An Open Letter To Judgemental Aunties From The Big Fat Indian Wedding Brigade

Anonymous Anonymous in Bakkar. Chai. Sutta on 15 February, 2018

Dear young men and women of our country, I urge you not to rush into marriage just for the sake of society.

Growing up in the era of movies like “Kuch Kuch hota hai” and “Dil toh pagal hai” has romanticized the concept of marriage and happily ever after. The conviction of finding “Prince charming” was so deep rooted in our hearts and minds that we truly believed, once we grow up, and find that special someone, everything will be fine. All our sorrows will vanish, and we will live happily ever after.

Little did we know that happiness and contentment is not something that someone will give us someday. It is something we need to create for ourselves every day.
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In real life, there are no princes and Princesses; there are humans who are flawed and more screwed up than ever. About sometime back, I met a very close friend of mine. Externally she looked happy. Moreover, her Facebook account spoke volumes about her ever so happening and interesting life. However, when I delved deeper, I realized that she was far from being happy. Post marriage, she was forced to quit work by her in-laws, her husband had a highly stressful job and returned very late from work, most nights.

She has a 4-year-old son, and her life pretty much revolves around him. But somehow in this entire process, she lost her individuality and sense of self.

This friend of mine had a multi-crore big fat lavish Indian wedding, which was preceded and succeeded by extravagant pre-wedding and post-wedding shoots followed by lovely music videos. But 8 years into the marriage, there we were discussing how empty and purposeless her life has become. The problem with our country is, we focus too much on weddings rather than focusing on happy marriages.

Grandiosity is our pride, our forte and we flaunt it like a boss.
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For us, pleasing the Aunty jis, Uncle jis and Bhabi jis, and their Khatirdaari is more important than anything else. Little do our parents realize that weddings and sitting on crores of money doesn’t guarantee good marriages. And by doing all this, you are risking your children’s lives by putting unnecessary pressure of perfection, on them.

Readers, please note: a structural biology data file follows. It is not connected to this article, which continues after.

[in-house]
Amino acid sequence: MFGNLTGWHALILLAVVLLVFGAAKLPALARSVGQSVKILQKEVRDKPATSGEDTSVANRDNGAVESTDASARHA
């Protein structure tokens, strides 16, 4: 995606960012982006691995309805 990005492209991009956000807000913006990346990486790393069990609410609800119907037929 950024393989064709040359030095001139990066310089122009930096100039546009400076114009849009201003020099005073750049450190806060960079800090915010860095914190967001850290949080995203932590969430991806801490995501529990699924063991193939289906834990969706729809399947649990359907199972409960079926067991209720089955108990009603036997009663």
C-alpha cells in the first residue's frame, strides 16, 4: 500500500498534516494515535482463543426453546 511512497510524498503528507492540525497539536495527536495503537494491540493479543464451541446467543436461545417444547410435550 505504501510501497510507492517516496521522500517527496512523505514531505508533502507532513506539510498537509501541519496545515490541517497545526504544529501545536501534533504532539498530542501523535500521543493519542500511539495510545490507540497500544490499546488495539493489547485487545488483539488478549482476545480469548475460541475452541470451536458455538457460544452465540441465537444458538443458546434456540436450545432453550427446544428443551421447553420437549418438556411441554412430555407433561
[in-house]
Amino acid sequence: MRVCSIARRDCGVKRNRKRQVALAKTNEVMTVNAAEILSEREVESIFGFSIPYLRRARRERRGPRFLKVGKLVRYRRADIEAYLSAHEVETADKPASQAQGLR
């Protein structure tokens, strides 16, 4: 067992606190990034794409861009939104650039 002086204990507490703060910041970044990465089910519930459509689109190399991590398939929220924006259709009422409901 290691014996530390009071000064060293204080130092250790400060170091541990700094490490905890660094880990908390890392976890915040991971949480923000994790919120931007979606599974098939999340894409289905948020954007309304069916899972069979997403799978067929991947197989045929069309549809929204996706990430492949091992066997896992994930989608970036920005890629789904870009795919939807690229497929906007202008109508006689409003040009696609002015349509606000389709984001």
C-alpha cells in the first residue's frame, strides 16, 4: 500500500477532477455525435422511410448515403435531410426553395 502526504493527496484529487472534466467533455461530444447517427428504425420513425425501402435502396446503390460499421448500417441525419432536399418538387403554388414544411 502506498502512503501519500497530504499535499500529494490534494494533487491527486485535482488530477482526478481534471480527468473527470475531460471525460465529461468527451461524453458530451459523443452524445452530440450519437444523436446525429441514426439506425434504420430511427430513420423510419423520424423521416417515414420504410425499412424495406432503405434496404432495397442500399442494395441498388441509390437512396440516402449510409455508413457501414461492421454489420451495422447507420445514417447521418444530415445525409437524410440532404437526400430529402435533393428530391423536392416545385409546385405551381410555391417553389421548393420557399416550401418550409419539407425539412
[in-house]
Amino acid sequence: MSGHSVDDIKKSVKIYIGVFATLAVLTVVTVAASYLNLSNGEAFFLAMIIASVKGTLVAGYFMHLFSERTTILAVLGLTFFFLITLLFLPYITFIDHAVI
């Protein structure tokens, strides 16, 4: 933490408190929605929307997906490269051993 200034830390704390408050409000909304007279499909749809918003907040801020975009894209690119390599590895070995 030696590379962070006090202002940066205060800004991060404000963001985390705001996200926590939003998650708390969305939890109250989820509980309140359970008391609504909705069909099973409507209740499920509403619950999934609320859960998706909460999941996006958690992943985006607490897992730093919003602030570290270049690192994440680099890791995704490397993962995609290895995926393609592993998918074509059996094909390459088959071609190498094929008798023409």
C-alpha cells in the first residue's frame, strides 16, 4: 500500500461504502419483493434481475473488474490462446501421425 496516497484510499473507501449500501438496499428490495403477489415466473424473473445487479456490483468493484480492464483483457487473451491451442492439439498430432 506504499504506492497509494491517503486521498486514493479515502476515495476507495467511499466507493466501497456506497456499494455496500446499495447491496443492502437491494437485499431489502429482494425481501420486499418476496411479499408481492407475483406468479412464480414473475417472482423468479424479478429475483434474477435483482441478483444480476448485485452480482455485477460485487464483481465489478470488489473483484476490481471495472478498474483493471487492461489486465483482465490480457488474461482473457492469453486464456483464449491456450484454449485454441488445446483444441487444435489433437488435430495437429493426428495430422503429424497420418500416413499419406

Dear young Women, I urge you not to rush into marriage just because you are 27 or 28 years old, or just because some relative of yours doesn’t fail to taunt you every time you meet them.

Be wise and choose wisely. Marriage can wait till the time you find the right person to connect to. Many times we see life from rose-tinted glasses. A man who is super rich or very popular may or may not make the perfect life partner. Choose virtues like communication, emotional bonding, trust and faith over outward appearances. And most importantly, develop your own unique personality and hobbies.

Be well versed and aware of yourself. Don’t be one of those ladies who say “Travel karungi toh pati ke saath hi karungi.

Last but not the least, and certainly most important, please become financially independent. Don’t depend on your life partner to provide for you. A woman who is independent, self-sufficient and self-aware is more likely to attract a man who is priceless in his worth. Please don’t panic if you are in your 30’s and unmarried. Don’t give in to that “Biological clock is ticking” jargon. So what if it’s ticking? You can always adopt or get an IVF or may not want a kid at all.

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Take a chill pill and tell others to take it easy as well.
Dear young men, A woman who is blessed with exceptionally good looks may or may not be the perfect life partner.

Choose a real woman, someone who would be your partner in crisis, who can pull you up in bad times and become your strength. Don’t smoke it up and spend those Friday nights getting drunk in bars, bottling all your frustrations and sorrows within. You know better than that. It is okay to cry sometimes and share your worries with someone close to you.

It’s absolutely alright for a man to have a vulnerable and fragile heart. There is no point wearing that fake mask of masculinity when you are miserable from within.

Also, never ever succumb to the pressure of earning a six-figure salary and give in to the whims and fancies of the society. I understand the fact that one needs to be financially independent, but the least you could do is spend your weekends doing what you really love.

Join that photography course that you have been longing to join. Get into that music or dance class that you always wanted to go to.
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Remember, your marital status and external appearances don’t define who you are. Focus on developing a good heart. I myself am a woman who is married for the last 5 years and blessed with a one-year-old. Trust me, love is not at all easy. It is not what you see in those movies. It’s all about endurance, patience and perseverance.

However, my dream is to see my country free of prejudices and judgements, a place where both men and women are respected for the choices they make.
Editor's Note:

Please share this story because it's one of my personal favourites ;)